Nix-nomad: auto-generated NixOS modules to create HashiCorp Nomad job definitions

Hello! I’ve been putting this together in my spare time and think it might be ready for public scrutiny.

We’ve been using Nix at my day job for general package building and development environments for a year or two now. It’s creeping into all aspects of our tooling. However, our Nomad job files are all written in HCL, which, after immersing myself in the world of Nix… I find lacking.

I’ve been daydreaming about having a NixOS module system to write these in, so I built one in my spare time. I wrote a small Go program that generates these modules from the Nomad source code, so I’m hoping this will be somewhat trivial to maintain.

The idea is that the syntax should be more similar to HCL job definitions, than the JSON API. Since the two are not directly compatible, this should make translating an HCL file over to Nix easier.

I haven’t introduced this at work, yet – but I hope to get it to a point where that would not be a mistake. This is also the first time I’ve put together, or open sourced, a library in Nix, so I’ve certainly made mistakes. I’d appreciate any feedback on how I can improve this or make it more suitable for your use case.

Let me know what you think!

7 Likes

This is pretty cool, I’ve been experimenting with Nomad in my homelab for a few weeks now and really like it.

I have been wondering if there is an elegant way to actually run a nix closure with raw_exec, but it seemed liked it would be a hassle to ship the closure off to some artifact server for Nomad to download. This would at least give us a job that references the nix store, but I guess all the client nodes would need to have that closure pushed to them.

I have some ideas I haven’t explored yet that I want to try here. Ultimately, Nomad is designed around pulling the artifacts it needs with artifact stanza. I think that having the NixOS module system in place now may enable some magic behind the scenes using string contexts, binary cache URLs and the artifact stanza.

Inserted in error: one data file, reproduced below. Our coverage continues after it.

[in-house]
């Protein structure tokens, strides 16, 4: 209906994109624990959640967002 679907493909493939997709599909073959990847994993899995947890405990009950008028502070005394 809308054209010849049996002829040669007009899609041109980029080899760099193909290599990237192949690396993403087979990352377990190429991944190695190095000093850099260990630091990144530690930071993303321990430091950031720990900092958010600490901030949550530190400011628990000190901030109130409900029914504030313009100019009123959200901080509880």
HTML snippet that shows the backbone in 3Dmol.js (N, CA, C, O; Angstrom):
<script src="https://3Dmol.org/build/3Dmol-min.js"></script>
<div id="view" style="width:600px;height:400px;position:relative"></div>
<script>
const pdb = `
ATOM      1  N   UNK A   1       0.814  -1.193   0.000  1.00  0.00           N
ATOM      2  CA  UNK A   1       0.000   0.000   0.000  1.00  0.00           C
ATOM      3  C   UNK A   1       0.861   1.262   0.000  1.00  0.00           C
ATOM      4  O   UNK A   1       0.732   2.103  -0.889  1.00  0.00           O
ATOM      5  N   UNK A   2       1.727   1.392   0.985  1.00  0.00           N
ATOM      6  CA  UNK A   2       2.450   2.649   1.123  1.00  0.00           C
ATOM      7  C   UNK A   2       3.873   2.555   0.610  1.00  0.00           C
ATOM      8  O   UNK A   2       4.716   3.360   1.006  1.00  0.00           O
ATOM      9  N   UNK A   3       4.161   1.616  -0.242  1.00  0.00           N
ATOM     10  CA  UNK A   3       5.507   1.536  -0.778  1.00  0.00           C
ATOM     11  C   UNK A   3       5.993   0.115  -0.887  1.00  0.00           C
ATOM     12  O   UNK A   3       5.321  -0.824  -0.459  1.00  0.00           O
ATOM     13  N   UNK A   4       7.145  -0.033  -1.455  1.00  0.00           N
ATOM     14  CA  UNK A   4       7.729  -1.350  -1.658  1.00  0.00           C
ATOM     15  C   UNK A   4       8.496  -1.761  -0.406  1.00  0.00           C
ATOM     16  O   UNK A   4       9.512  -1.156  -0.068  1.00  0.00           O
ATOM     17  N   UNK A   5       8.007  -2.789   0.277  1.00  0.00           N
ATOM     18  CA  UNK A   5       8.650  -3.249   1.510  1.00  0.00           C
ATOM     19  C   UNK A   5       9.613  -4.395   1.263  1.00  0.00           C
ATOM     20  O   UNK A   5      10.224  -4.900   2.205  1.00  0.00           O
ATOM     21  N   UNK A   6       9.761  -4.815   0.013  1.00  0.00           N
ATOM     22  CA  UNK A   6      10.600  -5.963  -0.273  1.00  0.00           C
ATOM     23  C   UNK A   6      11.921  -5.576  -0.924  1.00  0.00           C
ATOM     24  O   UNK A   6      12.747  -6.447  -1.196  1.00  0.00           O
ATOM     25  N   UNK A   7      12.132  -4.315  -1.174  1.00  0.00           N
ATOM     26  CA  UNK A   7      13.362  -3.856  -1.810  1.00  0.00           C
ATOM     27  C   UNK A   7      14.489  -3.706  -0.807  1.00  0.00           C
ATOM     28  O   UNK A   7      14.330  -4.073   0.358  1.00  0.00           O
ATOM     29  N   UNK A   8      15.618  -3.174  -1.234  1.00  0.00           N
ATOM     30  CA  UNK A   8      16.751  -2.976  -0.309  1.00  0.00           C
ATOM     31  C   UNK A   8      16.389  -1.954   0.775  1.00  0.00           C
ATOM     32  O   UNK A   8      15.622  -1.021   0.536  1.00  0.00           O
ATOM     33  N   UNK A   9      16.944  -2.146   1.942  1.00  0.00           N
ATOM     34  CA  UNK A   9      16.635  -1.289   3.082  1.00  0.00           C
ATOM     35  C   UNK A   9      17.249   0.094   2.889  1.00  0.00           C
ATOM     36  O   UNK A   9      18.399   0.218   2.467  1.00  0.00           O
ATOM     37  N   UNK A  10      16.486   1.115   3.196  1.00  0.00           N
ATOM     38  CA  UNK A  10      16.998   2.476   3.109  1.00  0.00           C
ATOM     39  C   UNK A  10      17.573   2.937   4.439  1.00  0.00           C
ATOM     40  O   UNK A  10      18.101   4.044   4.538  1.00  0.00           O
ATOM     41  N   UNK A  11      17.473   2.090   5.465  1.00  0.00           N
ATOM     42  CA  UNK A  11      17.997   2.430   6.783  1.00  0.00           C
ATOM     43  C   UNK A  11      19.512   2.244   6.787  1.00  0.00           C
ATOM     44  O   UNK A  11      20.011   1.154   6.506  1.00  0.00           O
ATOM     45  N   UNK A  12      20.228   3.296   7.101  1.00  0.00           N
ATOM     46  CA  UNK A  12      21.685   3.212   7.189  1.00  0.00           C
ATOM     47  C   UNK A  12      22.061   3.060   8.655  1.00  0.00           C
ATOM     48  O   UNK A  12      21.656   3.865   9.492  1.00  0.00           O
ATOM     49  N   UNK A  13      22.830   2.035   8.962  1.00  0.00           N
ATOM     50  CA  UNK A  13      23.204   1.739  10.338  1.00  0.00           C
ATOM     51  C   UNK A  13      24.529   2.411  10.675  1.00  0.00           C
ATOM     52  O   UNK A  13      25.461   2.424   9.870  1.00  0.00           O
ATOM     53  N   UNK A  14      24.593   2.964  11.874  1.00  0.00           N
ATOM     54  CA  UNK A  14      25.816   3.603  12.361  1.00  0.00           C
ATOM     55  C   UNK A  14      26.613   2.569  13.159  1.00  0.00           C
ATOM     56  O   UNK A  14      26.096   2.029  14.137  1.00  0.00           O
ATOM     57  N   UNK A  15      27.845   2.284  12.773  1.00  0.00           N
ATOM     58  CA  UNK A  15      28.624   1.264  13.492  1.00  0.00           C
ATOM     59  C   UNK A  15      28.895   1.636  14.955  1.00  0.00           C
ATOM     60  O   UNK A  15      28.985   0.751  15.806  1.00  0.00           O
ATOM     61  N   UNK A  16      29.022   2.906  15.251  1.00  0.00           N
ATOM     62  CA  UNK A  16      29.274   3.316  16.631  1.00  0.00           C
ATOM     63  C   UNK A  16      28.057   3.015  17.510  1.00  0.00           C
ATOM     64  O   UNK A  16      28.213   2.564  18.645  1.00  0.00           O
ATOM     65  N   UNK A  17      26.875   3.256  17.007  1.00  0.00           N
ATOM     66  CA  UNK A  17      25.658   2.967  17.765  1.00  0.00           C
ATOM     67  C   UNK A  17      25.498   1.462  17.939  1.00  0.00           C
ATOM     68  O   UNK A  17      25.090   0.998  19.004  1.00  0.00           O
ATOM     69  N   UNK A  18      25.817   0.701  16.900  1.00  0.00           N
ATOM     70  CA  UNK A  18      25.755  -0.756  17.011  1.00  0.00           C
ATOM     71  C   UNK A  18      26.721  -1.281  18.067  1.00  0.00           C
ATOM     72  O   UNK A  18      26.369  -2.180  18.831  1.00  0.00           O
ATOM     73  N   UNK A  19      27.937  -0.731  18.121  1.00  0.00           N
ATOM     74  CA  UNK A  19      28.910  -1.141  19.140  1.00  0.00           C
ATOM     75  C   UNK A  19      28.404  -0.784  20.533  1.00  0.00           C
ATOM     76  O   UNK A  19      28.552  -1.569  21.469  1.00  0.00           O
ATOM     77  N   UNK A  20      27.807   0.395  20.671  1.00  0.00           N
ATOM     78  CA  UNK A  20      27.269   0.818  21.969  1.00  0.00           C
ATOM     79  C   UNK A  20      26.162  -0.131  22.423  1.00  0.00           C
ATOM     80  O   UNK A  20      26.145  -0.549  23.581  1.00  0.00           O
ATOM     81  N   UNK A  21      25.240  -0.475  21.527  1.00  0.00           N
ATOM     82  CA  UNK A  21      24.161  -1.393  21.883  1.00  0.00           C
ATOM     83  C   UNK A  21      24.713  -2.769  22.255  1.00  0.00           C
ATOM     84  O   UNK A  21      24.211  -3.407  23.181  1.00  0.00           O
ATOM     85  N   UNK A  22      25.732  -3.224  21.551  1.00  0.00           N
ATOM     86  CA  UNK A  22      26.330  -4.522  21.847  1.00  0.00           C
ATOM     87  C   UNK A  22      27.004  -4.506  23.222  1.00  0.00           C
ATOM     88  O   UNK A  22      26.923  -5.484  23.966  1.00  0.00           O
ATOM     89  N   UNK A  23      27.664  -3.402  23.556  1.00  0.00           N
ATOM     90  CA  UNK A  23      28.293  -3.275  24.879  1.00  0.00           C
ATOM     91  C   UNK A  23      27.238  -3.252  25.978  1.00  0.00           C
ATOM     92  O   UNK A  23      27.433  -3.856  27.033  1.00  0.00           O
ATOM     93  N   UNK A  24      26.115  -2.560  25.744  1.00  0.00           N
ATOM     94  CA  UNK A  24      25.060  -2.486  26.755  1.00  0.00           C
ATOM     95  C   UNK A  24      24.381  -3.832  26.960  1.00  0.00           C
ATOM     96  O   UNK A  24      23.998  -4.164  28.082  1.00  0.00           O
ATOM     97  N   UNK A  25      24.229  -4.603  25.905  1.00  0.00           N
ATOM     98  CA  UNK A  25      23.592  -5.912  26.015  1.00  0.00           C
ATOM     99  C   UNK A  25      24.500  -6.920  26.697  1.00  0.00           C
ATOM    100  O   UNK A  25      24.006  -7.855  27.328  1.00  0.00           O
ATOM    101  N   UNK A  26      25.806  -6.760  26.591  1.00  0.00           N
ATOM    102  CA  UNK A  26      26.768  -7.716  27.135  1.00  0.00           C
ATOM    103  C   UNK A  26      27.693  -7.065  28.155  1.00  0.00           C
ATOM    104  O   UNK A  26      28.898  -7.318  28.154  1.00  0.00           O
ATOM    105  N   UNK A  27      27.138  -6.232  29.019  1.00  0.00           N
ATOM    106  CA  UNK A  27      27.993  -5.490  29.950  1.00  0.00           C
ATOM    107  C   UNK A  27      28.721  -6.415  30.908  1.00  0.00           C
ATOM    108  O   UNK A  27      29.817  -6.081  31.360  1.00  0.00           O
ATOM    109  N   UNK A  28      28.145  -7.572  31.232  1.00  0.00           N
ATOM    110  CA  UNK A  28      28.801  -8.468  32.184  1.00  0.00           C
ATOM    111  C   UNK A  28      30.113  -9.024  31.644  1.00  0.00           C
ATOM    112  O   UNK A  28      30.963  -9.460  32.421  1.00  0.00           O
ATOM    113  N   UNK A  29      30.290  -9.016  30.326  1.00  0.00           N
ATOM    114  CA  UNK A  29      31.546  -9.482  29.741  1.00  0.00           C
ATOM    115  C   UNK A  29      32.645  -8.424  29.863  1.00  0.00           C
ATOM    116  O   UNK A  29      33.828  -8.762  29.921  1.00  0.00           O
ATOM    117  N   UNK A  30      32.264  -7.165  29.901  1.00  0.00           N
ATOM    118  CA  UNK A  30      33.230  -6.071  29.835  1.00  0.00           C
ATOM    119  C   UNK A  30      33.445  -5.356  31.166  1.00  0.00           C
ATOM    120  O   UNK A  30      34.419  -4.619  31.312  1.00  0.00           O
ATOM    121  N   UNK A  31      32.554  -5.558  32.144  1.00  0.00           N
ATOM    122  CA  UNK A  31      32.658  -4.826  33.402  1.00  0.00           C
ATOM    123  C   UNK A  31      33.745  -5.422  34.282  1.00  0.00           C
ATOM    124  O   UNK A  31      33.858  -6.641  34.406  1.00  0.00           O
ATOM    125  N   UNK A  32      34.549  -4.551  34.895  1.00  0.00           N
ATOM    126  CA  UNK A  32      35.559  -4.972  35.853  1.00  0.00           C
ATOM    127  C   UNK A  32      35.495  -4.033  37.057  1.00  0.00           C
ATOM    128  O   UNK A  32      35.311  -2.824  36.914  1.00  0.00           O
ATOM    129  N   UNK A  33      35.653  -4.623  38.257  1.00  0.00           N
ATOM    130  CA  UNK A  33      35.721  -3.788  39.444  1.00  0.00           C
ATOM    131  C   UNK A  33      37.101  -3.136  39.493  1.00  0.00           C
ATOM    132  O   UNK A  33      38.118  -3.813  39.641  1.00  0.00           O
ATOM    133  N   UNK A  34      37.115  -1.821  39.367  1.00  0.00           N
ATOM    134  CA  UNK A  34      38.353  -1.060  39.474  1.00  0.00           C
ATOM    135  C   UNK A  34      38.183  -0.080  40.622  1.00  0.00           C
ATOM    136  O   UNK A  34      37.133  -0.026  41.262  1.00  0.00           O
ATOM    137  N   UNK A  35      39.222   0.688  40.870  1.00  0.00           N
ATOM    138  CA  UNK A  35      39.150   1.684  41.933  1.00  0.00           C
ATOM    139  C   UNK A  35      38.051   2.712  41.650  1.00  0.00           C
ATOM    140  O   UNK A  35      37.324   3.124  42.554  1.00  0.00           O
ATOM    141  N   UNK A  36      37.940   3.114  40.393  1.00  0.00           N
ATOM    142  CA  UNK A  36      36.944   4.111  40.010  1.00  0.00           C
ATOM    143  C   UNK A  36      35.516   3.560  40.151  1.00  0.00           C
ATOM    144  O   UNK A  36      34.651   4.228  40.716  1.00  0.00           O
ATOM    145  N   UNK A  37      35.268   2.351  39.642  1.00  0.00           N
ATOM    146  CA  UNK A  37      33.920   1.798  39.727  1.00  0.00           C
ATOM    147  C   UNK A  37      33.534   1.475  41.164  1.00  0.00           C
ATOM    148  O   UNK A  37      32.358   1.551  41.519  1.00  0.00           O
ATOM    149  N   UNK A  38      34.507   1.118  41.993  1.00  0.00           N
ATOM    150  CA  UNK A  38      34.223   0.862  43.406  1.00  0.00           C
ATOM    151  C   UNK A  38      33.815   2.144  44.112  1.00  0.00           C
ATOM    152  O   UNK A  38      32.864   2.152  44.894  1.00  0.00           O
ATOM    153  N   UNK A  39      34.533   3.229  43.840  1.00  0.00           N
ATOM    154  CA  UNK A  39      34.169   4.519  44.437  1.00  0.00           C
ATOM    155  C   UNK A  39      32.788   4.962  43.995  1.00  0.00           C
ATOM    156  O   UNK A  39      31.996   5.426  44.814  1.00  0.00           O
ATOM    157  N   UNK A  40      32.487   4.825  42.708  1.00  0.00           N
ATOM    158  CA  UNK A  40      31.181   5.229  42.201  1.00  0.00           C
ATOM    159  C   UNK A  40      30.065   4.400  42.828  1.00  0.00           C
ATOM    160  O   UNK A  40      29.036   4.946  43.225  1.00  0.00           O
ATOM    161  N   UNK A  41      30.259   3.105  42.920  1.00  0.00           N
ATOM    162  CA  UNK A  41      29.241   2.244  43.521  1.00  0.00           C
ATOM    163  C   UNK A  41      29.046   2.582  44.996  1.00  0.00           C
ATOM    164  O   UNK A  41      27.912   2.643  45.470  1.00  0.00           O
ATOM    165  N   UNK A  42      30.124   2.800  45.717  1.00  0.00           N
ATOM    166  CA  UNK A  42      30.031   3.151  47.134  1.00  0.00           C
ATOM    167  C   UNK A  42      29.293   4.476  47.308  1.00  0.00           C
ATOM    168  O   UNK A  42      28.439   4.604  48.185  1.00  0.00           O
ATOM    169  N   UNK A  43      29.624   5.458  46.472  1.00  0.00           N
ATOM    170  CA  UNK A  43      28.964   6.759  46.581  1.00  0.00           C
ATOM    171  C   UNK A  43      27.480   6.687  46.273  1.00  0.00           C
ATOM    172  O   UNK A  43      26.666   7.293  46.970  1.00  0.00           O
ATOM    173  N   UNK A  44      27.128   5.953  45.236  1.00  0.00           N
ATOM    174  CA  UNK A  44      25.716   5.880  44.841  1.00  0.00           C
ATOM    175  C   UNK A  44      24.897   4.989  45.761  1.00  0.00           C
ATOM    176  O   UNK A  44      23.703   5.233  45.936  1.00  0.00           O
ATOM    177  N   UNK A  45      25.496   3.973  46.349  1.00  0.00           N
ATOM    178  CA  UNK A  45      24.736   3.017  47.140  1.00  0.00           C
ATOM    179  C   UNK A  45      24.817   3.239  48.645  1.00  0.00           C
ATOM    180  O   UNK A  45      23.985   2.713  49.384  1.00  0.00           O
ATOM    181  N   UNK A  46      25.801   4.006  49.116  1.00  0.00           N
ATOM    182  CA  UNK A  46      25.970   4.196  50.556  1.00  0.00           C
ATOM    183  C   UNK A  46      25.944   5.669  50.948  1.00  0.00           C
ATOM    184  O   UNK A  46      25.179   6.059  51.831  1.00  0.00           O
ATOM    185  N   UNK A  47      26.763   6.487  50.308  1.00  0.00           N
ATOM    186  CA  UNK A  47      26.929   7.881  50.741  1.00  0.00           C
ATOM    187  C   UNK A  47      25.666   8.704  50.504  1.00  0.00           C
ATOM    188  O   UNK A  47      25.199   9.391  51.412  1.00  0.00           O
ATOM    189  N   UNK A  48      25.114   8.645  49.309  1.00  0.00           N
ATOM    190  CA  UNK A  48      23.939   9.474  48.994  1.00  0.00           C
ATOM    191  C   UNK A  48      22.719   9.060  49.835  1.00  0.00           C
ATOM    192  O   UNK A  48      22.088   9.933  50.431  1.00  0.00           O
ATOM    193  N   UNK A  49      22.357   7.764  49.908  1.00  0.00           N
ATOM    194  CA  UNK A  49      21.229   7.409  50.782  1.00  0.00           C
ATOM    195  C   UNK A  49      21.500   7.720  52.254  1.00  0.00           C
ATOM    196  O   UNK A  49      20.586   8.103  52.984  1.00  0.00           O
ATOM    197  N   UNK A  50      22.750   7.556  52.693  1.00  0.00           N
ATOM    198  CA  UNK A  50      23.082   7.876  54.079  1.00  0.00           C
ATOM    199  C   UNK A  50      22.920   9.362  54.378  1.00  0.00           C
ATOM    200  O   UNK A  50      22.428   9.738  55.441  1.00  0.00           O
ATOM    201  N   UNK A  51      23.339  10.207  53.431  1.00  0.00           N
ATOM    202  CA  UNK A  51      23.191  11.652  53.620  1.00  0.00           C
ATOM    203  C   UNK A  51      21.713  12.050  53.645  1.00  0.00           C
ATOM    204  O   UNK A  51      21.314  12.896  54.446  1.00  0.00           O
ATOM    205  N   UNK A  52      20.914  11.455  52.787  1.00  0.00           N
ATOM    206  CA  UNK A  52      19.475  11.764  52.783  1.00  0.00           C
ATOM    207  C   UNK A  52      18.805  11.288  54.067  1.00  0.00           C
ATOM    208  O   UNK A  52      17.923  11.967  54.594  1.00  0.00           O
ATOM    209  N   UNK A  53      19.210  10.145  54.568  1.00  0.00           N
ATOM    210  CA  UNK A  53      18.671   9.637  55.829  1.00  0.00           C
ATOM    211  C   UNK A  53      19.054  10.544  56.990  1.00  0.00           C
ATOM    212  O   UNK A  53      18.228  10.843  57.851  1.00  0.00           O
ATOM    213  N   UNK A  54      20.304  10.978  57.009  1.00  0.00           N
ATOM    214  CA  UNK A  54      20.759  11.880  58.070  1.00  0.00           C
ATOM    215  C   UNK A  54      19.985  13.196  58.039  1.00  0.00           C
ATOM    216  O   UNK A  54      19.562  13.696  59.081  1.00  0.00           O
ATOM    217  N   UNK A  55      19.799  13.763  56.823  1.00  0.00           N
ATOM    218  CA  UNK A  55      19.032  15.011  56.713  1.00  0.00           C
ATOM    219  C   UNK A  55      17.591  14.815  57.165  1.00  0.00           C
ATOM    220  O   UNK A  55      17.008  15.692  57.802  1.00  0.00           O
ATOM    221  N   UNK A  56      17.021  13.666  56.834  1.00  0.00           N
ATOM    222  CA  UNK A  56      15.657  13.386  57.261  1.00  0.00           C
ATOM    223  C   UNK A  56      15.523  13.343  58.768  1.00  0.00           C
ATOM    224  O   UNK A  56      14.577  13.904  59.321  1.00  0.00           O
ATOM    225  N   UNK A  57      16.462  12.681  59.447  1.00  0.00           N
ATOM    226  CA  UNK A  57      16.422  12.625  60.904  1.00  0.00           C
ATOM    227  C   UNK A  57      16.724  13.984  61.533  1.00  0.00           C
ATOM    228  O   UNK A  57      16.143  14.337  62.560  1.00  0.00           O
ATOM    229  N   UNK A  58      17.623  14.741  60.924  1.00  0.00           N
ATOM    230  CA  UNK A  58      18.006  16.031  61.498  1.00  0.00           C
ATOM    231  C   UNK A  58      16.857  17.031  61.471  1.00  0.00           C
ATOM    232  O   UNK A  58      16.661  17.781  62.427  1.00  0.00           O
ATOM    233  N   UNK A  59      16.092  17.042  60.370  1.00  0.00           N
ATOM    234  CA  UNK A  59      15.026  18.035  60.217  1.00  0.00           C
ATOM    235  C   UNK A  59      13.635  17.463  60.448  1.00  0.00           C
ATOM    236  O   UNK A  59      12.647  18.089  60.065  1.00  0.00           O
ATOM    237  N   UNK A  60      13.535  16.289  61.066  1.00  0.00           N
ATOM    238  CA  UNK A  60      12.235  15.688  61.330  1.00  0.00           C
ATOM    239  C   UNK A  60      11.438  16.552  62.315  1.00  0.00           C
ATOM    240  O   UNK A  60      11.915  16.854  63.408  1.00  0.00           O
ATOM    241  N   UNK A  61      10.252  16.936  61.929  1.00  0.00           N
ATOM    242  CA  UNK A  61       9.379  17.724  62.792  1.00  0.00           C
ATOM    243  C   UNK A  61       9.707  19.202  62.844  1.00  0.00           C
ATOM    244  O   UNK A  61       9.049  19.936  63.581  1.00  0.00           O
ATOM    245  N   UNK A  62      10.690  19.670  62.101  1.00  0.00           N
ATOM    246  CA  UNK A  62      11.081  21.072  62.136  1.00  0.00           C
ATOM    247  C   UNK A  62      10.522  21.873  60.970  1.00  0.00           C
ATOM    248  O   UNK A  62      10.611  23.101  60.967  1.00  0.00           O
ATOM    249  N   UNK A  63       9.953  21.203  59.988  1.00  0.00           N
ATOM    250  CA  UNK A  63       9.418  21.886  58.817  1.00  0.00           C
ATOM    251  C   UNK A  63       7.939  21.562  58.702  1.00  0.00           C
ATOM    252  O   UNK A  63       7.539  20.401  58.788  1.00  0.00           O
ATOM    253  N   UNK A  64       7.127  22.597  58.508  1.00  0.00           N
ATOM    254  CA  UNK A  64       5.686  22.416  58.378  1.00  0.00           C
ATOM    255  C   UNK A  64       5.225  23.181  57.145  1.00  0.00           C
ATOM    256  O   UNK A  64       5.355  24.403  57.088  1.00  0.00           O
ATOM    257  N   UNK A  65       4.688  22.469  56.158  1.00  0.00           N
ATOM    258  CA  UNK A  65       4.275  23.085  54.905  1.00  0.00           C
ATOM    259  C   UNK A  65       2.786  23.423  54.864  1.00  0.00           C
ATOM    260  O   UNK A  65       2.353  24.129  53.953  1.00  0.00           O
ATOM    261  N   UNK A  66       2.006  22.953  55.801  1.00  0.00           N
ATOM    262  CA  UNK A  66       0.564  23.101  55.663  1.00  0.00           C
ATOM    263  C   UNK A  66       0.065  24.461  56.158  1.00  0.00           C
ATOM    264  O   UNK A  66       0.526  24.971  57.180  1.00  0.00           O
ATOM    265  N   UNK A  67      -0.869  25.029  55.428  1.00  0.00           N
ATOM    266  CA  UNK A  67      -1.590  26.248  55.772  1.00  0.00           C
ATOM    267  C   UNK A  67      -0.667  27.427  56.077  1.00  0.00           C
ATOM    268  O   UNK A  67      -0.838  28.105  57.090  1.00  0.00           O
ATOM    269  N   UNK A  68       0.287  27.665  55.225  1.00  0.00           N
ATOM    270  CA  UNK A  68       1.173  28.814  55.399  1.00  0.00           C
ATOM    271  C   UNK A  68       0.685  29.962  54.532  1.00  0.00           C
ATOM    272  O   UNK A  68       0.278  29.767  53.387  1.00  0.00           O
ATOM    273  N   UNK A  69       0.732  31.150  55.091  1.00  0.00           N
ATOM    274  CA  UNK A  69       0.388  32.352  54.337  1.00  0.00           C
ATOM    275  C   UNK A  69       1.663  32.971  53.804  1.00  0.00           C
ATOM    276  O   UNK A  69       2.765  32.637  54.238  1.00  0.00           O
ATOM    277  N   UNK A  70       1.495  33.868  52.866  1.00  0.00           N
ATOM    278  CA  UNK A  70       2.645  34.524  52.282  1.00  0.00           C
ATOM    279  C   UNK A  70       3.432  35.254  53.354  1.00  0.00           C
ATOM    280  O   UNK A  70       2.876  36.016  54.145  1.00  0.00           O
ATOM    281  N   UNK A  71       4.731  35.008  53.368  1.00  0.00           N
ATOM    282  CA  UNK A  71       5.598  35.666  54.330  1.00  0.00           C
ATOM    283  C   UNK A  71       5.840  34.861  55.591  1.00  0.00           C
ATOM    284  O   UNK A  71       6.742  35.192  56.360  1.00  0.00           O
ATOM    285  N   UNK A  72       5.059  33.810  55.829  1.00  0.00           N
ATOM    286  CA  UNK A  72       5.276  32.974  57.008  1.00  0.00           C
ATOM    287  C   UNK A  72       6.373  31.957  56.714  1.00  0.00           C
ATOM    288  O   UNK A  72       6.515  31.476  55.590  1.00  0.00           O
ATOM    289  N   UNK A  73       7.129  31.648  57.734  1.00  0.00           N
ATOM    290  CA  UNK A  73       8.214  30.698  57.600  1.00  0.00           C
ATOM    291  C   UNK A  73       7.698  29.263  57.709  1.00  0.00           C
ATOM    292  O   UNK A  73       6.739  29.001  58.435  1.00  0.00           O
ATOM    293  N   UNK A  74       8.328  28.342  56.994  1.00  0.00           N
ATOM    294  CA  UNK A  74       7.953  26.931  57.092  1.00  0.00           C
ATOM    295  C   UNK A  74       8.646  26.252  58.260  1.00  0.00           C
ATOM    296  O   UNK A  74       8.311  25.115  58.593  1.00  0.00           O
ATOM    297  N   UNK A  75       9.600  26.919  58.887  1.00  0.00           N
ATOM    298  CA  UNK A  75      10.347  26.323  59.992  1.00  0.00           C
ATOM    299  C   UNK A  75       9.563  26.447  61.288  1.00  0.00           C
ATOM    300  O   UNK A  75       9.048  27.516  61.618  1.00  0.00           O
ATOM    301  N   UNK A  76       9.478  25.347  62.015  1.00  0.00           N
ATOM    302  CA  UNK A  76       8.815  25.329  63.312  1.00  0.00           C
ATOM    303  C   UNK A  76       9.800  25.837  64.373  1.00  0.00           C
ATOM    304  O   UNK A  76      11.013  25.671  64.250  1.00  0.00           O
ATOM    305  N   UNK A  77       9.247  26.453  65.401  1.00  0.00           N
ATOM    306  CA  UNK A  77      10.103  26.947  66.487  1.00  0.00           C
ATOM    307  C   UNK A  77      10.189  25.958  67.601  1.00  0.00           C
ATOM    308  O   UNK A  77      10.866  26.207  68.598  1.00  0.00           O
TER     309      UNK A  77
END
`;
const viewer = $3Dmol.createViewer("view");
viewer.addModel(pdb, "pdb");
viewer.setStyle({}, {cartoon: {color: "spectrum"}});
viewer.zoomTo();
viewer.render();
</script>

Another idea revolves around a custom task driver for Nix.

The dream is something like

{ pkgs }:

{
  jobs.hello = {
    type = "batch";
    datacenters = ["dc1"];

    groups.webs = {
      count = 1;

      tasks.frontend = {
        driver = "nix_exec";

        config = {
          command = "${pkgs.hello}/bin/hello";
        };
      };
    };
  };
}
1 Like

I’m not sure to understand this part. It looks like you are using the Nomad JSON API specification [JSON Job Specification - HTTP API | Nomad by HashiCorp], which differs from the HCL specification (Job Specification | Nomad by HashiCorp). From my basic experience, the documentation of the JSON specification is not up-to-date (even wrong sometimes), not well written and then should not be used by end user.

However, it is possible to submit HCL jobs using the JSON dataformat. An HCL2 file can either be HCL or JSON (hcl2/spec.md at fb75b3253c80b3bc7ca99c4bfa2ad6743841b1af · hashicorp/hcl2 · GitHub). This means it is possible to submit JSON blobs to Nomad using the HCL specification which has a much more better documentation.

I agree, it’s pretty confusing because there are (at least) 3 ways to submit jobs to Nomad:

  • HCL
  • JSON thanks to the HCL2 support
  • JSON API

(Note I’m currently experimenting submitting Nomad jobs with CUE and i want to allow users to rely on the Nomad HCL documentation to write their jobs.)

apologies if I am about to explain something you already know or understand better than I do. I’m even confused to hear you can submit HCL-like-JSON, that is news to me.

when you run nomad run myjob.hcl (or I would guess nomad run myjob.hcl.json), what’s happening is that the Nomad client is parsing that file and converting into a struct that is JSON serialized into a PUT request against the /v1/jobs endpoint. the shape of the payload is defined here in the Nomad source code.

you’ll notice that there are Golang struct tags on that struct that correspond to the HCL you are writing. (I believe) this is the metadata that the HCL library uses to parse your file and convert into an API payload when you use nomad run.

(Note I’m currently experimenting submitting Nomad jobs with CUE and i want to allow users to rely on the Nomad HCL documentation to write their jobs.)

the generator I wrote also uses these HCL metadata struct tags, but it’s generating the Nix modules that I’m sharing here. the Nix you write would thus directly reflect the associated HCL syntax (with one minor tweak; pluralization of lists-of-attrsets), since it is literally generated from the same code that parses that HCL. you can follow along directly with the public HCL docs, as you can see in the example on the repo where it is using group and not TaskGroups.

so yes, I am using the JSON API specification - but so are you, just with another abstraction layer in between. I’m hoping with the approach I am taking you get two things:

  1. an always (or easily kept) up to date and accurate schema
  2. an output that you can push directly to the API, or via the CLI with the -json flag that just merged recently